The new Local Sports and Events magazine goes to print on Monday 14th April and will be on sale from Thursday 17th April for £1.50 at a shop, newsagent, pub, club, charity organisation or sports facility near you. A current list of outlets will be posted on the Eden FM Radio website. One third of the sales go to the seller. This new 48 page full colour publication has a number of objectives. If you are part of a voluntary group and you are involved in raising money, it could help. If you need to promote a fundraising event, it could help. If you have no budget to market your organisation, it may also help. The Local Sports and Events publication needs stories. It needs advertisers and it needs representatives to sell the new community magazine. The project is to be headed up by the Commercial team at Eden FM Radio. Some of the key themes in the magazine will be linked to radio shows. We have over 12 hours of dedicated airtime, which will also be linked to sports fixtures, events, seasonal shows, local activities and live music. As a business, you can advertise in colour from £19.50 in the first issue of this local publication. Call Eden FM on 01768 862394 – 01768 899111 or email CumbrianLocal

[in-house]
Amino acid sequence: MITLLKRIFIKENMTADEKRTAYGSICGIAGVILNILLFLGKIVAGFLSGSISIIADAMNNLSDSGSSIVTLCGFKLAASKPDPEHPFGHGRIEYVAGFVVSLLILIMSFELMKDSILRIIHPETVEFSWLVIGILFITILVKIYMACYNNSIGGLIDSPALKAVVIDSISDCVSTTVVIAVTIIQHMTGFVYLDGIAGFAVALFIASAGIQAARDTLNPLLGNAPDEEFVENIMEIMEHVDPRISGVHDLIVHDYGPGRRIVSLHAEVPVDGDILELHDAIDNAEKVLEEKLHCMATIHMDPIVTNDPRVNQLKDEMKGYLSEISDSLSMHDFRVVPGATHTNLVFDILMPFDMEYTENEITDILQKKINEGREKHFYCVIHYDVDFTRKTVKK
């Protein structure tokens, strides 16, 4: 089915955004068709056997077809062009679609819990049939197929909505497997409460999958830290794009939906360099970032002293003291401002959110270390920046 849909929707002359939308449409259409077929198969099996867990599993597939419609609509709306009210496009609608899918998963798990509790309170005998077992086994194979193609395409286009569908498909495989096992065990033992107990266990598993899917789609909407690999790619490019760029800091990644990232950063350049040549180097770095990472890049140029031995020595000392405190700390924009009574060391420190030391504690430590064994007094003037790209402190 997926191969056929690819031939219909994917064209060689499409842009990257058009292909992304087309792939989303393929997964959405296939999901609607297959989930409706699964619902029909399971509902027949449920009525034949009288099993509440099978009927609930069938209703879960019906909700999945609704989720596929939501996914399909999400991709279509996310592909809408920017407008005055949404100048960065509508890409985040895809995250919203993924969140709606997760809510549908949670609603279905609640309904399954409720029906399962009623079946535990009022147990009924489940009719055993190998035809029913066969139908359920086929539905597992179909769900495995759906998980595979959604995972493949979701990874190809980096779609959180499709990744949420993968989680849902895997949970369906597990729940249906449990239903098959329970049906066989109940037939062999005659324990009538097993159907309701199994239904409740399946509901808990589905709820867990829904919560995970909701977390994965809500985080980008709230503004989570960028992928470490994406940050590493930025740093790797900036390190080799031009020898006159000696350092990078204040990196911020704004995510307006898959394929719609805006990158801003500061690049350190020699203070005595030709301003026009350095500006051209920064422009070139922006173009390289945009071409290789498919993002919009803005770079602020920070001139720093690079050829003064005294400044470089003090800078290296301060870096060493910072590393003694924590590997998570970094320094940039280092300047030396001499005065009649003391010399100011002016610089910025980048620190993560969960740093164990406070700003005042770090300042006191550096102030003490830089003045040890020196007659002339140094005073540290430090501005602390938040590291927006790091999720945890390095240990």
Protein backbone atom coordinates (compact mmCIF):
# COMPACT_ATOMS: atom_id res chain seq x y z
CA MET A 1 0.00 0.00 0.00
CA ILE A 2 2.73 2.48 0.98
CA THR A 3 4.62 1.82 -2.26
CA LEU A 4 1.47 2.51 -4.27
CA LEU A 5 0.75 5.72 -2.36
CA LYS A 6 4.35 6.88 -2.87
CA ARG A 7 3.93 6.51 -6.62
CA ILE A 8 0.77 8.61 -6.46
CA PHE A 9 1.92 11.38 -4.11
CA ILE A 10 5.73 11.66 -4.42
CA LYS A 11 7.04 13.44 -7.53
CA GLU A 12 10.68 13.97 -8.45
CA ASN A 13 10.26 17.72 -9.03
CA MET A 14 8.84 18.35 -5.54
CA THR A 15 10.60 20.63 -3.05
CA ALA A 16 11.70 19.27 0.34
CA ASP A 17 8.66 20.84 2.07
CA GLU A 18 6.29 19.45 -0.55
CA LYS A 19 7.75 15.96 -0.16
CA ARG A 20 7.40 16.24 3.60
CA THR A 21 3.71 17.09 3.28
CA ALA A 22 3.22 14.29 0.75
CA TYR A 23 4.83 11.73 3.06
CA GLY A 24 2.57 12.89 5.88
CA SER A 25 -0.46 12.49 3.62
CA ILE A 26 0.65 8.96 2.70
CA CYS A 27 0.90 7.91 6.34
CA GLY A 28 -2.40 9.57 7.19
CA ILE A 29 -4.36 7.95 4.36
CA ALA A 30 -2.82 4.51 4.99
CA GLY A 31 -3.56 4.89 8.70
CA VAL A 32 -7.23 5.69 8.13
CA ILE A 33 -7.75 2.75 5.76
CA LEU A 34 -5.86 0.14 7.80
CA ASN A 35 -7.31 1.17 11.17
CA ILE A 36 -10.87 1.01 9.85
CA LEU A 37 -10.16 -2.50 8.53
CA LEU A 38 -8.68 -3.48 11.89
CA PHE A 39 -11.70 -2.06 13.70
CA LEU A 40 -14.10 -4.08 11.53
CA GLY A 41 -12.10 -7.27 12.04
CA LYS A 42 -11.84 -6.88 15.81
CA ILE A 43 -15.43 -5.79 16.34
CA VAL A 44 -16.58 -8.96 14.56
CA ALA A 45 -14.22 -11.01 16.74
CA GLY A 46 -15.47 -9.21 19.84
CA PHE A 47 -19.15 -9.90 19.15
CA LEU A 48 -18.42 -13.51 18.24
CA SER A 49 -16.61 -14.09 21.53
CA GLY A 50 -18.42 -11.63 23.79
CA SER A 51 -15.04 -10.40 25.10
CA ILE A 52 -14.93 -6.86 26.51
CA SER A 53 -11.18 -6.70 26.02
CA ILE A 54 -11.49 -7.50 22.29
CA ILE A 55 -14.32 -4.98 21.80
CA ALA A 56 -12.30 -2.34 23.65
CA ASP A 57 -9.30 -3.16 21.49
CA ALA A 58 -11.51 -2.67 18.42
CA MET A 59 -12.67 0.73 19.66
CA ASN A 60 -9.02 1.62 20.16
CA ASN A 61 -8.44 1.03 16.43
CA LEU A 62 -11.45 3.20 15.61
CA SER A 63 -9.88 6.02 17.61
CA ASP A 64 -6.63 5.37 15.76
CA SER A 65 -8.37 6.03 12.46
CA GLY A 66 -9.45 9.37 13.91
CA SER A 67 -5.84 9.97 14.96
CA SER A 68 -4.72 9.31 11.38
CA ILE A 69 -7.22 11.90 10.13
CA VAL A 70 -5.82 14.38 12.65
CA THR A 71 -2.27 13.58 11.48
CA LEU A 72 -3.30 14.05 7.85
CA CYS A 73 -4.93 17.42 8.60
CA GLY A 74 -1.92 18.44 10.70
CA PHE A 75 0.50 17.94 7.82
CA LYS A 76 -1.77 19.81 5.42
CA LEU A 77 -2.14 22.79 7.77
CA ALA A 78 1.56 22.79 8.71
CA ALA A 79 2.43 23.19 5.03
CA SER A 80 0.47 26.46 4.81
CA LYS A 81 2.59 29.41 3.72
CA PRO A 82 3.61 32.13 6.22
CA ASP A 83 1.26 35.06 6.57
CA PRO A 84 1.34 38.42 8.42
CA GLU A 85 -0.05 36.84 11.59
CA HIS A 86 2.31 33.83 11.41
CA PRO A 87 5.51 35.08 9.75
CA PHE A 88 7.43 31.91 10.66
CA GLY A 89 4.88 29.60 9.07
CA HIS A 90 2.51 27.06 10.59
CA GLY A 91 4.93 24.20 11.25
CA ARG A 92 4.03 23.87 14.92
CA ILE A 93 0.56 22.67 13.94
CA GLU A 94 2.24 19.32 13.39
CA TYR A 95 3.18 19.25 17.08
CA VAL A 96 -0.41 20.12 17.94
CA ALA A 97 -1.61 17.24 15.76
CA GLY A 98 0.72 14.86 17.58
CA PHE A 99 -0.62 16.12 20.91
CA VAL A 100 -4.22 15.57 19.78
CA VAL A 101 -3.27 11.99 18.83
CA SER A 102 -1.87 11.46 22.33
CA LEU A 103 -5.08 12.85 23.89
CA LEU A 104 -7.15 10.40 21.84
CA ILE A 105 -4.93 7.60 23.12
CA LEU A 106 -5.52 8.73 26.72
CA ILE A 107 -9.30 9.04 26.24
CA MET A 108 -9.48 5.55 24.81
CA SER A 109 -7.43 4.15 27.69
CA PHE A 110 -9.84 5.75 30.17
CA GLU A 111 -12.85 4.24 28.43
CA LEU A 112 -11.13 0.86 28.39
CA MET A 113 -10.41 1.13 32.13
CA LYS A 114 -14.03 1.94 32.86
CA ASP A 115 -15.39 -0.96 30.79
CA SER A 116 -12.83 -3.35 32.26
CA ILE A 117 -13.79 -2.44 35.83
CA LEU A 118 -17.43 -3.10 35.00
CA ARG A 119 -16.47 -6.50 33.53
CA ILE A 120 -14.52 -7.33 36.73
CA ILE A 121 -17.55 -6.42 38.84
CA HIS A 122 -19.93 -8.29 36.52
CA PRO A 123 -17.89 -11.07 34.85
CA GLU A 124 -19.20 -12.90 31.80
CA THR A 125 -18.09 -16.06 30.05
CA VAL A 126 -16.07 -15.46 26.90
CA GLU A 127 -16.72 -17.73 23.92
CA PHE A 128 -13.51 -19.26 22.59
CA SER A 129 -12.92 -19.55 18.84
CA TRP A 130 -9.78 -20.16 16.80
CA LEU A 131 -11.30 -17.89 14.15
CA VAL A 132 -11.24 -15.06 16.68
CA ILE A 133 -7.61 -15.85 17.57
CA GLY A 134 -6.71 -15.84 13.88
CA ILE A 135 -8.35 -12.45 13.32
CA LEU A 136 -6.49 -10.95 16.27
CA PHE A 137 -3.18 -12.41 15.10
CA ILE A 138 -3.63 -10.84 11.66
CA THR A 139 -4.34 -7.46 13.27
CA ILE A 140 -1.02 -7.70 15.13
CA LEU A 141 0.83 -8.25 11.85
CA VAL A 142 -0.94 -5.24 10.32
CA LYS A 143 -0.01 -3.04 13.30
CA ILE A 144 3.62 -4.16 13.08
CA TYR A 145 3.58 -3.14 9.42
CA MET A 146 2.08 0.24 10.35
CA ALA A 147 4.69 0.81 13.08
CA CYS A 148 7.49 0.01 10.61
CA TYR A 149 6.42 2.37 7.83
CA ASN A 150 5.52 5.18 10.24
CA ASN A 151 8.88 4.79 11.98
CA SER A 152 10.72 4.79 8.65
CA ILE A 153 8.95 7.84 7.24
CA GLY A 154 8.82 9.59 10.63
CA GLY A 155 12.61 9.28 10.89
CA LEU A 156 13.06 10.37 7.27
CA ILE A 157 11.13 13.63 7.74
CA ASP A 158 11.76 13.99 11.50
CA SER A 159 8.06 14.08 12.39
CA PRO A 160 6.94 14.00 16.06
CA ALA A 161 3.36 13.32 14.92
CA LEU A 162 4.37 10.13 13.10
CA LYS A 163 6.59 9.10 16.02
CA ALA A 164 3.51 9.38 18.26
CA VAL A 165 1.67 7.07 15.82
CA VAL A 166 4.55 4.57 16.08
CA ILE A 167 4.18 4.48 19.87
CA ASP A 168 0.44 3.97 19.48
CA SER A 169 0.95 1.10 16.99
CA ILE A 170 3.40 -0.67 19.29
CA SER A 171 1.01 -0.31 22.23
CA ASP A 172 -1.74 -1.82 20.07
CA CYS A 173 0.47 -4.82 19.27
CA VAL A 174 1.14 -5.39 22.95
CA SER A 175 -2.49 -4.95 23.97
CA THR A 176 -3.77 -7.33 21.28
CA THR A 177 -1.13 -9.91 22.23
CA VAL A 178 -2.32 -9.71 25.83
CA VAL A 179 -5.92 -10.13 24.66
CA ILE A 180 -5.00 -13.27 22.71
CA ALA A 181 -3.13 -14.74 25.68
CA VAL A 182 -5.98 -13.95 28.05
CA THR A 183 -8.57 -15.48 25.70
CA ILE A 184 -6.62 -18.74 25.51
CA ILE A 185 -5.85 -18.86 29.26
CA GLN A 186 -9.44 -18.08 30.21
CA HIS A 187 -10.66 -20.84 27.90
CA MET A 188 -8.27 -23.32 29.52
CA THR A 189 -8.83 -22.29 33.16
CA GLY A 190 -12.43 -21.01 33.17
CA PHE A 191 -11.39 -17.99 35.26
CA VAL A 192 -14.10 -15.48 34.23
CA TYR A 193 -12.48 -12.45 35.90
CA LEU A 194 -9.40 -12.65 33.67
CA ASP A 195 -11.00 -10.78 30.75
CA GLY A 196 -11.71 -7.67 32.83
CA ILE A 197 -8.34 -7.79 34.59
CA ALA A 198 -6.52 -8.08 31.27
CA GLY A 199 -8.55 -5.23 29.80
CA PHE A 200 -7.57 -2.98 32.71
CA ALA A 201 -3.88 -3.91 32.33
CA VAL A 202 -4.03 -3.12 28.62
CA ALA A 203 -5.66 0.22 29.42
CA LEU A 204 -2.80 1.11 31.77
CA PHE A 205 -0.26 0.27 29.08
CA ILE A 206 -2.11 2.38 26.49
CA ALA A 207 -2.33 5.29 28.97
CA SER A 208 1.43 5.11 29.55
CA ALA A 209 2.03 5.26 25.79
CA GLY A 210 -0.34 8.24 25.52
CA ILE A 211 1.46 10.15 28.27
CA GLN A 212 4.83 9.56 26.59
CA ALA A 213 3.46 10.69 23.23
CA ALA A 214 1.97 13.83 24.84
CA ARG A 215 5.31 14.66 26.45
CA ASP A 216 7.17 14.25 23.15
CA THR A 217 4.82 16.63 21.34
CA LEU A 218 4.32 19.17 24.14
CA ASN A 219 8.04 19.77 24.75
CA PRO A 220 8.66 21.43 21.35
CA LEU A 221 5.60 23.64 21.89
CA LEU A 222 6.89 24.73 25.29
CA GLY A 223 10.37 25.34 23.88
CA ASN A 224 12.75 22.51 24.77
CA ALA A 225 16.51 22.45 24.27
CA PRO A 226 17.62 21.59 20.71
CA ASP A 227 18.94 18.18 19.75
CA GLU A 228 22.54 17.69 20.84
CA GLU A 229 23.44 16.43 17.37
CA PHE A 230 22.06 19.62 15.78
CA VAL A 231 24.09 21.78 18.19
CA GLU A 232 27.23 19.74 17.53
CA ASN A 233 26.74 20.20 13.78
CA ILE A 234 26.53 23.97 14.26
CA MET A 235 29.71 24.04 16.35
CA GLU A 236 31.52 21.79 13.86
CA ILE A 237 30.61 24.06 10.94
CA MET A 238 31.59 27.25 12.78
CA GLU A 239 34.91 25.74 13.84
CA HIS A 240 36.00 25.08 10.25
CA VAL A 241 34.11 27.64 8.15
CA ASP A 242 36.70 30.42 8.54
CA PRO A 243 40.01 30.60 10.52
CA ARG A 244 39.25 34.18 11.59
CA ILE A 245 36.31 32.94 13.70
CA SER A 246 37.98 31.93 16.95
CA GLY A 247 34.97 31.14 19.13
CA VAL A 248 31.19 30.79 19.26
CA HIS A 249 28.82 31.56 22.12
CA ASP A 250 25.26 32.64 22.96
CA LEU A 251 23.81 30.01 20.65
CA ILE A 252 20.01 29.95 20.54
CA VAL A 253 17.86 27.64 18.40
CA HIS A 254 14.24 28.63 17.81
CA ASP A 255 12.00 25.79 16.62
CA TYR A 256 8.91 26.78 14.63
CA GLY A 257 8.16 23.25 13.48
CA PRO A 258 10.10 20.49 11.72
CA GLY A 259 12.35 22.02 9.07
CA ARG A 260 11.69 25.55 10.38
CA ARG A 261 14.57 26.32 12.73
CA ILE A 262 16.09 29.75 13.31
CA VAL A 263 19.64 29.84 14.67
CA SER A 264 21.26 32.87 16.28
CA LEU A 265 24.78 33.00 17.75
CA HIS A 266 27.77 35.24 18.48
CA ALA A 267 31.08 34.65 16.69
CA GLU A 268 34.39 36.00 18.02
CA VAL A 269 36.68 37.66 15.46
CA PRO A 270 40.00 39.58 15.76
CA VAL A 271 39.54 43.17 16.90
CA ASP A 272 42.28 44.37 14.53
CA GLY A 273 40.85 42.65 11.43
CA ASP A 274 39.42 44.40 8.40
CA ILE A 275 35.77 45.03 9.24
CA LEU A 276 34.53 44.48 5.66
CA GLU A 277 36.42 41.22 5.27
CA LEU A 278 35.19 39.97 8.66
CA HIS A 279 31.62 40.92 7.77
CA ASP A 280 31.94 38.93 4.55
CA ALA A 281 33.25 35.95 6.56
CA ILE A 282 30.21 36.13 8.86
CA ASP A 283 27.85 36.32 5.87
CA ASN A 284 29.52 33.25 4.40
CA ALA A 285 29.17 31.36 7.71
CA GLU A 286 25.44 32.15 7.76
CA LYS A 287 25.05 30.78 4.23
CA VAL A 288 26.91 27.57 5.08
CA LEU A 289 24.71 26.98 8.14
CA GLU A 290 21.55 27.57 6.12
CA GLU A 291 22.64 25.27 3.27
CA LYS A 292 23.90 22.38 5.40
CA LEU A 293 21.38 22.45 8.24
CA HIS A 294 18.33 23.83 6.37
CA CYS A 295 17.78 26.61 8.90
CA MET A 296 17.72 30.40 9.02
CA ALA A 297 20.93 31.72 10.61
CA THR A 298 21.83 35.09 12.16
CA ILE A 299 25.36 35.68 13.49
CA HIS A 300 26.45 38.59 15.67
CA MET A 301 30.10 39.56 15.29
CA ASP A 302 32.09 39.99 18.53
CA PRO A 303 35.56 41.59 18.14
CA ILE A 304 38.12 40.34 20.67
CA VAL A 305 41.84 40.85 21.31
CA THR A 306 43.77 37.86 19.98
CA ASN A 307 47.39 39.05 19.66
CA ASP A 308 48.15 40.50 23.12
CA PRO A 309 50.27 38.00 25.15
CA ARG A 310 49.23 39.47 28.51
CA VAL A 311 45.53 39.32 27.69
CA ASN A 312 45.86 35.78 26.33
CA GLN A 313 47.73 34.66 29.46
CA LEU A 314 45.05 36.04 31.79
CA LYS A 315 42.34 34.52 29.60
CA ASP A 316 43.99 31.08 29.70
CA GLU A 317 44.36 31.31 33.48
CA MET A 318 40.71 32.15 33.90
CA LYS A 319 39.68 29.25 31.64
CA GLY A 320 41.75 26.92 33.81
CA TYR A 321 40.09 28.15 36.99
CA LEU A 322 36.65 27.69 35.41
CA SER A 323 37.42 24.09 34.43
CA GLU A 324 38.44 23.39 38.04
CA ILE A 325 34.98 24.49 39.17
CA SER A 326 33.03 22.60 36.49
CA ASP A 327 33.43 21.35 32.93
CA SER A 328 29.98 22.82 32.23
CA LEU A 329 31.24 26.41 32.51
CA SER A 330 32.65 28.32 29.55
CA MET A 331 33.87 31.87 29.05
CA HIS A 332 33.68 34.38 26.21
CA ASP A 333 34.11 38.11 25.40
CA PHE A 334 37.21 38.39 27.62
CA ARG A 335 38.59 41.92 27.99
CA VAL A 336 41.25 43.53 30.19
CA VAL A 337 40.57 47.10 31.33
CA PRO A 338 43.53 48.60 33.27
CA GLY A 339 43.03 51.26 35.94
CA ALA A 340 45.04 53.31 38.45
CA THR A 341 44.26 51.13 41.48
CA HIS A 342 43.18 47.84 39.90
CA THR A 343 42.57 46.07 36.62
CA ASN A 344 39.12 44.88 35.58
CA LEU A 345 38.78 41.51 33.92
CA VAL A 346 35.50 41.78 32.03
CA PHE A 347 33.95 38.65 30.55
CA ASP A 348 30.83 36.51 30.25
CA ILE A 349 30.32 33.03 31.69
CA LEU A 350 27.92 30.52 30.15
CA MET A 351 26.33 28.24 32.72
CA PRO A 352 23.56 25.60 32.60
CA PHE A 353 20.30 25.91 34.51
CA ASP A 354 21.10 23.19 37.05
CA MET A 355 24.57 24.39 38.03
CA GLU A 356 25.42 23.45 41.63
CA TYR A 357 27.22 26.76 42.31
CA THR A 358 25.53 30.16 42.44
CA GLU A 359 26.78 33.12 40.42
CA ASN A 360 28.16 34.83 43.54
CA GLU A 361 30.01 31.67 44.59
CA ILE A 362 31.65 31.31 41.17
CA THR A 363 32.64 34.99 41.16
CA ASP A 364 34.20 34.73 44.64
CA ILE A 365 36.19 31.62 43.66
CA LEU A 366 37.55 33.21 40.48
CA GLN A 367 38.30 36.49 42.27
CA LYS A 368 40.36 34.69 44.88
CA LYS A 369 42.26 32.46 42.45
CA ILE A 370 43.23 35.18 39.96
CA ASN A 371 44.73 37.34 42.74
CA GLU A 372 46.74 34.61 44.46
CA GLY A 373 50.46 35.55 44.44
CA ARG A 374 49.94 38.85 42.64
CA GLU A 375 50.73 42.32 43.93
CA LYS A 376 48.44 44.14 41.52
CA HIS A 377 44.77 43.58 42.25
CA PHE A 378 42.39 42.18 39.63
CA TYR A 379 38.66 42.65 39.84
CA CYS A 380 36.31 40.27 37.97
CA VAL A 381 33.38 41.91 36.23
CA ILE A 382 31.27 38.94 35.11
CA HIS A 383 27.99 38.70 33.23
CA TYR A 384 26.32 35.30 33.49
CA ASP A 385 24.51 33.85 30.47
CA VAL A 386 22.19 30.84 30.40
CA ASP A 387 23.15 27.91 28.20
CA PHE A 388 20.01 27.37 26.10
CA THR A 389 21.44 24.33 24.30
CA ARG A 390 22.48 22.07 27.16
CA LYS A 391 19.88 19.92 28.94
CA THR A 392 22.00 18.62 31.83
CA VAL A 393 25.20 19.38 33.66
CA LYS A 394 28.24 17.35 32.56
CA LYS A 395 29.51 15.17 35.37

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CumbrianLocal • 11

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Spa T Mum Ad Cumbria Local 0314_Layout 1 03/03/2014 14:07

Into the final stages of design we go. By Lee Quinn